Mo’orea. This is the Sofitel. Not so bad skipping Bora Bora when this if your view.

Swimming in Mo’orea.

The inexpensive ferry from Tahiti to Mo’orea

View from the ferry in Mo’orea.

5. And following up on # 4, seriously considering skipping Bora Bora. Everything on Bora Bora is more expensive than anywhere else, simply because its Bora Bora. Plus, coupled with that expensive 50 minute flight on Air Tahiti, on arrival visitors need to take a boat from the airport to their hotel. While very, very cool, said boat ride also very, very expensive – approximately $150 US per person round trip. In short, it cost Dan and me an extra $1300 US just to get to our hotel in Bora Bora… (he also may kill me when he reads this, not sure he calculated the price).  Avoid Bora Bora at all costs if you are visiting French Polynesia on a budget, especially a tight budget.

Ready for this very pricey 20 minute boat ride.

6. Take advantage of free activities at your hotel. Free?? Yes, I said free! Most hotels have complimentary access to “water toys” for guests. Both the Hiltons and the Intercontinental offered kayaks, stand up paddle boards, and snorkeling gear, among other things. The Hilton also offered bicycles and free demonstrations on certain days. And of course, there is also the budget friendly activities of swimming in the gorgeous waters or relaxing by the pool! You can have a great time without going on a fancy excursion every day. Some of our favorite days were relaxing at the hotel.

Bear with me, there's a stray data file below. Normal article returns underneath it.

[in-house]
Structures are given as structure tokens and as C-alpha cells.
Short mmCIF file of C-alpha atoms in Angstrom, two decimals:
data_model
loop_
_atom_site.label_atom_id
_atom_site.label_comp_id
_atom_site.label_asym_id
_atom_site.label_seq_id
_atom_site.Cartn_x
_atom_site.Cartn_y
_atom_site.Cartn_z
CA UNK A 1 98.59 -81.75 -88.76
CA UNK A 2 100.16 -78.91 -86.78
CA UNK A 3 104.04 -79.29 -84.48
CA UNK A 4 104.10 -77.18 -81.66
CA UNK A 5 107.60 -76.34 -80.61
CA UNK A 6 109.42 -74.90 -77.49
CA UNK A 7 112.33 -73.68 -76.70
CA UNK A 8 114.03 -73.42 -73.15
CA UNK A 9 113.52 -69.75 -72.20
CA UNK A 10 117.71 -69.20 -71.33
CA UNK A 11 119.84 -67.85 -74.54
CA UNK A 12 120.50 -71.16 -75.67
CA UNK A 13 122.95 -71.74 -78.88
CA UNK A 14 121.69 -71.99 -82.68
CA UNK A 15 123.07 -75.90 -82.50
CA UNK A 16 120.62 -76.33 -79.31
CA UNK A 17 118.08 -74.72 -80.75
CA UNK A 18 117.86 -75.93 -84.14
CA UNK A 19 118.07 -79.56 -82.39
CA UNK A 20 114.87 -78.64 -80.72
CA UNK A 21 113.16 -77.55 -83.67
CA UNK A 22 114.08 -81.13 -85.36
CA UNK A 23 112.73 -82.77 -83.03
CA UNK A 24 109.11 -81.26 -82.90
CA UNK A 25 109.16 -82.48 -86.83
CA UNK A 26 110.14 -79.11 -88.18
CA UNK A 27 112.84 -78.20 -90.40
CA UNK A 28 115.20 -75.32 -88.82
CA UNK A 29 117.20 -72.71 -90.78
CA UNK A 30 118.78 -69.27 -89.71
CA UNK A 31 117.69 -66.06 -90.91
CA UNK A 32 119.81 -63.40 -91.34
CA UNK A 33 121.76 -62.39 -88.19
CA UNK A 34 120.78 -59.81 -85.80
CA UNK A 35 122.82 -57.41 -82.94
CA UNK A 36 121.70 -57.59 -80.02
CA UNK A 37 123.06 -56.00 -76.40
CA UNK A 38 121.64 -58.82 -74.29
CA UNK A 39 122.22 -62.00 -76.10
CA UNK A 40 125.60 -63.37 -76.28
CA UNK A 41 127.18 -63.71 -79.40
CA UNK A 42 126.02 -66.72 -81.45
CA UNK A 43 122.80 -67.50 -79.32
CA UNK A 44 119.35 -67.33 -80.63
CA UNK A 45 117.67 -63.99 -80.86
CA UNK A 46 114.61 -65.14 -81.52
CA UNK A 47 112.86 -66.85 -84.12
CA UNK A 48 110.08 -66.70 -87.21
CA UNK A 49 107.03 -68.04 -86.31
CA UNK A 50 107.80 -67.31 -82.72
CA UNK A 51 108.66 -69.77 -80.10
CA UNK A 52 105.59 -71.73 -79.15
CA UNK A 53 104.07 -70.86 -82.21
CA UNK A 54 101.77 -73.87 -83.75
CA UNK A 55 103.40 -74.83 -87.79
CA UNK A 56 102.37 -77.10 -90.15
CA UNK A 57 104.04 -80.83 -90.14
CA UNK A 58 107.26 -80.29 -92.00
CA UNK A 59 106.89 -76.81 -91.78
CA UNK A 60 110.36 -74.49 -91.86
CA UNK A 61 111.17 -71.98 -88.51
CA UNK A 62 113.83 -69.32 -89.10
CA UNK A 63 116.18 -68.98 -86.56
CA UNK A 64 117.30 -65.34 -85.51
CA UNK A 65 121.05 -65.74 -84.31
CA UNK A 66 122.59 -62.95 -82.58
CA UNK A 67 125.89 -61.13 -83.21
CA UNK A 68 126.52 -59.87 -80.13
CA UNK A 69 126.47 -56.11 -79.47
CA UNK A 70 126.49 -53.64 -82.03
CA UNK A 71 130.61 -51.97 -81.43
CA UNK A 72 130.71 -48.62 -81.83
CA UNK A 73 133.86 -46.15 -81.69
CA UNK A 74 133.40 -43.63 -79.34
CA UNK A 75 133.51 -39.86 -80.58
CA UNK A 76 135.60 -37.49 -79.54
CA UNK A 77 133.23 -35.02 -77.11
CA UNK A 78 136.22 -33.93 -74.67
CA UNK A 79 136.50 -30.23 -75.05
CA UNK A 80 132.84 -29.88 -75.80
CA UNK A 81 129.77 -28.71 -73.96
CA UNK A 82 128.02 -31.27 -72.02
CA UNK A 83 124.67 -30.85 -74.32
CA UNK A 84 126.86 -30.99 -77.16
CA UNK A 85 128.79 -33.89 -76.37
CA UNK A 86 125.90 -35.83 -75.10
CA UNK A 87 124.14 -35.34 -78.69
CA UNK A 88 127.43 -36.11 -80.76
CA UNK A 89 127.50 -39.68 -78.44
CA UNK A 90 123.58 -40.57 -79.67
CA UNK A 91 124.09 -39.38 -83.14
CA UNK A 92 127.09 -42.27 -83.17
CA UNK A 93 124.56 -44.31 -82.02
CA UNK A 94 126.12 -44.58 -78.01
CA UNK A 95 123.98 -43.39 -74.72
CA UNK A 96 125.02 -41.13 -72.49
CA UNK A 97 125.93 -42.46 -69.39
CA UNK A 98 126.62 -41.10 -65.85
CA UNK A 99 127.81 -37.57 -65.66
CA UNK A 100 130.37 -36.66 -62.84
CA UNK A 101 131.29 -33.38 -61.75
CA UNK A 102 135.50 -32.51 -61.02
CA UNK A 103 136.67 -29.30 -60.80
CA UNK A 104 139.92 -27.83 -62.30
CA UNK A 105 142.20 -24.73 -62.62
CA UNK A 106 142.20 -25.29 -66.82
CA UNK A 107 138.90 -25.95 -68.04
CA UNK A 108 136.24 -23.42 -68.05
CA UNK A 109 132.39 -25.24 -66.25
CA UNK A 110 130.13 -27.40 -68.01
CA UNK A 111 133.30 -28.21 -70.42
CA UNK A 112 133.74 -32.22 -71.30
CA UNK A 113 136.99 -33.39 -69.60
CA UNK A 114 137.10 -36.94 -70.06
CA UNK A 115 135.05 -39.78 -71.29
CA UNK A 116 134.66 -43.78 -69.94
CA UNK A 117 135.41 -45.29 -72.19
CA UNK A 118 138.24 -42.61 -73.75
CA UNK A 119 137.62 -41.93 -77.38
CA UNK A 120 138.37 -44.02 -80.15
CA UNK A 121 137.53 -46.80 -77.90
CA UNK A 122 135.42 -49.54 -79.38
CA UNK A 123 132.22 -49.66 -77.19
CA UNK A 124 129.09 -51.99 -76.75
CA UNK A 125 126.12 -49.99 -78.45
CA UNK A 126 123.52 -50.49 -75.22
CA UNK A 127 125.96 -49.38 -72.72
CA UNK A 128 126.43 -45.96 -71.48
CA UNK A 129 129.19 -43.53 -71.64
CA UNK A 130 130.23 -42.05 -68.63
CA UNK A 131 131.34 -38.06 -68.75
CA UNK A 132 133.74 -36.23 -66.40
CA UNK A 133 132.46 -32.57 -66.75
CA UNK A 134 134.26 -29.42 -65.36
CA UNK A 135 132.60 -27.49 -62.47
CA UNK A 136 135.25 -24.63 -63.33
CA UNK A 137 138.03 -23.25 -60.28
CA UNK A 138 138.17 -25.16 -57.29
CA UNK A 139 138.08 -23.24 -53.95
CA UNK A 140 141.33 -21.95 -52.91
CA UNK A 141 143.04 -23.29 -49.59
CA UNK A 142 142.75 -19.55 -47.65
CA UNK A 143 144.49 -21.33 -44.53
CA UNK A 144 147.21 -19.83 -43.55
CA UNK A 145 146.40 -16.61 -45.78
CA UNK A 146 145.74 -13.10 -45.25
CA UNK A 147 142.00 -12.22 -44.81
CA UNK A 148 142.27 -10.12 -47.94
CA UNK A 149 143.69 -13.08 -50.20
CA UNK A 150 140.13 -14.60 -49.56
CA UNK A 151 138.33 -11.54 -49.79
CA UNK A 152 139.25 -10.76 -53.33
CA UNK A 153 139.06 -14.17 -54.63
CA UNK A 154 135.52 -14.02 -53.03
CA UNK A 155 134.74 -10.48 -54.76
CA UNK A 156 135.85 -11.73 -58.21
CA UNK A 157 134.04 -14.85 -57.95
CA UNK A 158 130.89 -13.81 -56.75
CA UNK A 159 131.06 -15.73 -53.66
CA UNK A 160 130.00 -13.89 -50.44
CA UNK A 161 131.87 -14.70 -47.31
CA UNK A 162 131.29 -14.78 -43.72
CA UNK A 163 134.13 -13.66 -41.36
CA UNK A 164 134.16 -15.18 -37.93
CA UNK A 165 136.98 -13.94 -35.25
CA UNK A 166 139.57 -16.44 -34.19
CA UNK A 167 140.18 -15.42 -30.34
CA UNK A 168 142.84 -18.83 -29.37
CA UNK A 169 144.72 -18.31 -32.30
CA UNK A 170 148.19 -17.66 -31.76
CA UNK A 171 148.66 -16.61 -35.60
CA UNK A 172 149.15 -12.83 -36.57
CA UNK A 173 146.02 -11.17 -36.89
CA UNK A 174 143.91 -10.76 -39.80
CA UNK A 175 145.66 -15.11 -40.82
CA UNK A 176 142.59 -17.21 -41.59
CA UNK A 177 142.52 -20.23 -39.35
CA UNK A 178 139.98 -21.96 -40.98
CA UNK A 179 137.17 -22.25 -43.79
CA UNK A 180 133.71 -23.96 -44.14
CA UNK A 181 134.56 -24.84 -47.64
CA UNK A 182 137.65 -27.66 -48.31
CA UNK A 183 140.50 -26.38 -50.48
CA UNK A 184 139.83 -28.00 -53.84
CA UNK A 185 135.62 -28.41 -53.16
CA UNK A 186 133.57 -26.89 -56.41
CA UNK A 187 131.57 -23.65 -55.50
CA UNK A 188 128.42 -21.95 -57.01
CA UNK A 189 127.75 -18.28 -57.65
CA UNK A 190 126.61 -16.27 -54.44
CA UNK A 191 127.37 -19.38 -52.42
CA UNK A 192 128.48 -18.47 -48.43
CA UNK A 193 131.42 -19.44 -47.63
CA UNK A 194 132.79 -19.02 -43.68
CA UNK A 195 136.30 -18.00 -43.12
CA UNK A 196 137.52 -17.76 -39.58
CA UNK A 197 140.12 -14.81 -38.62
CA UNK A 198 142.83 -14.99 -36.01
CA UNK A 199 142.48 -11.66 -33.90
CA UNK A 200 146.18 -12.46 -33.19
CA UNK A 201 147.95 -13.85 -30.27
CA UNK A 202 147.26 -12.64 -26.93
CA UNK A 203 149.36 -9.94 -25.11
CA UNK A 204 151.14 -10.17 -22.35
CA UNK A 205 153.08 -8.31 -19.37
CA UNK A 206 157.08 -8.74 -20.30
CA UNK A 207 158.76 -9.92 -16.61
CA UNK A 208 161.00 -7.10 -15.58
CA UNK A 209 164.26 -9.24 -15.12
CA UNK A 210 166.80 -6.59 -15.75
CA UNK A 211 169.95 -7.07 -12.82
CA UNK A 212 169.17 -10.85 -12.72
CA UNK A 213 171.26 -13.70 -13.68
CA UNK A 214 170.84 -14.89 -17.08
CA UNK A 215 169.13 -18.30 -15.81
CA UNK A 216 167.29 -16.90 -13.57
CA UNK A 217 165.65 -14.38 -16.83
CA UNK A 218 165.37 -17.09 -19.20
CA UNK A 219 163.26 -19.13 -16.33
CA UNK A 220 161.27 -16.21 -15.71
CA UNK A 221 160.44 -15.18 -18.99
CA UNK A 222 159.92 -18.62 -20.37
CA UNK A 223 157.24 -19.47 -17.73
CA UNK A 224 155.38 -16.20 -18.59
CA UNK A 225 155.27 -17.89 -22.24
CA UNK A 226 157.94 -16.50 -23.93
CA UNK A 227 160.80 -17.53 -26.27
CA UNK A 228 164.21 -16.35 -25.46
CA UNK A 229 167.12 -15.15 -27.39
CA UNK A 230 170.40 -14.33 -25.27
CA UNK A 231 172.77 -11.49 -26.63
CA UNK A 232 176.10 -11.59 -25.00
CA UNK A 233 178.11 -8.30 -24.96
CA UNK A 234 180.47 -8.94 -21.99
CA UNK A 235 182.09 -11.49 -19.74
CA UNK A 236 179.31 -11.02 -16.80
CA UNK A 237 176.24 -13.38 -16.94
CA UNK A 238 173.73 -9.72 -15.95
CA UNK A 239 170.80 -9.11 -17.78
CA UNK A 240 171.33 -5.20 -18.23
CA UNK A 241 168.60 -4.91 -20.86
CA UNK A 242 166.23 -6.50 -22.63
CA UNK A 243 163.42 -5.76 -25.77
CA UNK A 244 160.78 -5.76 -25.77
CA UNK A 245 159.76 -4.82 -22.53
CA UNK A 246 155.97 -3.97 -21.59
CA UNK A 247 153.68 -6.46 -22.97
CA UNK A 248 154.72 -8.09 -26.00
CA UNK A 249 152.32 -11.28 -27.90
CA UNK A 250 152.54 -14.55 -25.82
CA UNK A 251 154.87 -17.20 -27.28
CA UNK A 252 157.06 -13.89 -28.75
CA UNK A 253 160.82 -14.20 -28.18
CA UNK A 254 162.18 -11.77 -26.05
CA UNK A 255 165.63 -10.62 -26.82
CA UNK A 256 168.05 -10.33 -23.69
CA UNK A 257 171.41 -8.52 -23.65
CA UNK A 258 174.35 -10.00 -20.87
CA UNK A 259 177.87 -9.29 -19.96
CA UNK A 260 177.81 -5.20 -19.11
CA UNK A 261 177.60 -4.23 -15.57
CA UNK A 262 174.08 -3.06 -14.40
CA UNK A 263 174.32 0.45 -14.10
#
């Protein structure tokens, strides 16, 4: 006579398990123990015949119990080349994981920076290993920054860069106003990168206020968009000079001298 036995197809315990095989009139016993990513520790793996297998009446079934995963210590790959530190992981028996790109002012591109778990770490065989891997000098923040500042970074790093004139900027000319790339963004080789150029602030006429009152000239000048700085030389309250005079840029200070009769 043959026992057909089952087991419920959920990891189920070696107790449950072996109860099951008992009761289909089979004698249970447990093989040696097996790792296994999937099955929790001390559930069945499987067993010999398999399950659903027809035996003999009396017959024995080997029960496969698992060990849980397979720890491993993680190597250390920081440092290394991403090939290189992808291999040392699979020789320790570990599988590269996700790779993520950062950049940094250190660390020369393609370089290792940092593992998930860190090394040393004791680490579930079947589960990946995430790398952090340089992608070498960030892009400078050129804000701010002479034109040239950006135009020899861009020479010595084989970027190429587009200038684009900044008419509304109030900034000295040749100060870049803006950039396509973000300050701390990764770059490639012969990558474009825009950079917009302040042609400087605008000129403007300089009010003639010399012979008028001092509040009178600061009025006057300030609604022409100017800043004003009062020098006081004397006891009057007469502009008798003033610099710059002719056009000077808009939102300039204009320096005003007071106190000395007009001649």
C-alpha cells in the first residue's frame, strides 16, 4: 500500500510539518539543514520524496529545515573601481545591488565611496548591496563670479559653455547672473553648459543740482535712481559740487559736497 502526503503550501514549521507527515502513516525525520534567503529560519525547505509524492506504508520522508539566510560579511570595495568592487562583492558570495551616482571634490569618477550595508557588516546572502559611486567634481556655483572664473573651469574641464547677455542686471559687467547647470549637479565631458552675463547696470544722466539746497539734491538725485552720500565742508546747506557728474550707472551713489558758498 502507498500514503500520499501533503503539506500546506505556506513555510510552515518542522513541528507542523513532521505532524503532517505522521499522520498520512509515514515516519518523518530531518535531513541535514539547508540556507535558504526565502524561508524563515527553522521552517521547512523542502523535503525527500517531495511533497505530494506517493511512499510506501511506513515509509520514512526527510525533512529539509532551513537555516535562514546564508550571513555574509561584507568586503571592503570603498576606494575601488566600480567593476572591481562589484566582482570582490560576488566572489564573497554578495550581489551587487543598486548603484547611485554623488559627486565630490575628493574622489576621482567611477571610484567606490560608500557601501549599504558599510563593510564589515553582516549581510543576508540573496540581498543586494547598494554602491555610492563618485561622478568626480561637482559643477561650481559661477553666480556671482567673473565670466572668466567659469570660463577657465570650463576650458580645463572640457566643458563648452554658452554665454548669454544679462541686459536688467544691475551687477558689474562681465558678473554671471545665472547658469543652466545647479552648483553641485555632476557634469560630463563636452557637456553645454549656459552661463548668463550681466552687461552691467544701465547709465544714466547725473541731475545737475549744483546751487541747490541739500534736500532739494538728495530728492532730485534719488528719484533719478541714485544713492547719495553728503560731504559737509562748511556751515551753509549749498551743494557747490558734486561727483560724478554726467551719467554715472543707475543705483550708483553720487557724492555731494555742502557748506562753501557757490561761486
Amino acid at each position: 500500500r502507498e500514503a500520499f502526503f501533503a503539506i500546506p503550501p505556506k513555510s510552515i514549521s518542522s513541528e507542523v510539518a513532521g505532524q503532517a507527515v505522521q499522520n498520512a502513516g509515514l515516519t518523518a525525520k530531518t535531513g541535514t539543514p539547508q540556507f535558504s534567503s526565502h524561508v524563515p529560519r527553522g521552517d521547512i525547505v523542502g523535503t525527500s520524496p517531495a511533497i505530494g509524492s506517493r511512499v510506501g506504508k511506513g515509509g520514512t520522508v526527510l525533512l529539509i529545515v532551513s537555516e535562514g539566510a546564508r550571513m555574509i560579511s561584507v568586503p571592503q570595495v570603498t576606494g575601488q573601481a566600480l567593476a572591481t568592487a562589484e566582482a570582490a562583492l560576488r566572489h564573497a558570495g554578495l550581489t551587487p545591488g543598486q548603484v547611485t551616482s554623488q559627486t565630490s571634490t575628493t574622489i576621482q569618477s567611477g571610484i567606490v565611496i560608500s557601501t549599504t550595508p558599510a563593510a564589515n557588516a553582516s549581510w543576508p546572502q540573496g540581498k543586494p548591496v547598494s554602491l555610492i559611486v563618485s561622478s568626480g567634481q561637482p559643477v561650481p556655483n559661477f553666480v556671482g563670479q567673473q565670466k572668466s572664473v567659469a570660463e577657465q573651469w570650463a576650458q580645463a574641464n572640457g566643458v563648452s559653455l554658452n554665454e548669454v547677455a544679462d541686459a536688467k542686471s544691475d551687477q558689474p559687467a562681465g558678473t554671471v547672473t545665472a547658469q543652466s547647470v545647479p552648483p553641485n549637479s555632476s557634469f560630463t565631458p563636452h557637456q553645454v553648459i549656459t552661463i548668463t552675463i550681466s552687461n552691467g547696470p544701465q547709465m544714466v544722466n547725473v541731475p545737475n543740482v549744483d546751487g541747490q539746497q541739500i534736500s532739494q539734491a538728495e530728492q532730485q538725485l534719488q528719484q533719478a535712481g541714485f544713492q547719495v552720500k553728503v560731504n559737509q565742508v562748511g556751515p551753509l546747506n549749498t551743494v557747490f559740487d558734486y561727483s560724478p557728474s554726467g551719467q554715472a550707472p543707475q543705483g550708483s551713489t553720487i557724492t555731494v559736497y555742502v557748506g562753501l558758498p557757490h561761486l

Sea kayaking in Bora Bora.

Bicycling on Bora Bora.

More kayaking in Mo’orea – this time on a double!

7. Overwater bungalows. Ugh, this is a tough one for the budget traveler. An overwater bungalow is probably a check on your bucket list and maybe one of the precise reasons you came to French Polynesia.  While overwater bungalows are really, really fabulous and luxurious (we previously stayed in one on Langkawi – read about it here), Dan and I both agree that after 2 nights, its just another hotel room. Plus, not all overwater bungalows are created equal, and they don’t necessarily look like they do in those IG photos in real life. If you must do an overwater bungalow on a budget, do it for a night or two and then move to a less expensive room (those on Mo’orea are usually the cheapest – though you can get them on Hilton points). Most all of the rooms at fancy French Polynesian hotels are good rooms. And on the overwater bungalow note, don’t blow your whole budget on the OWB. You will want/need that money for fun activities.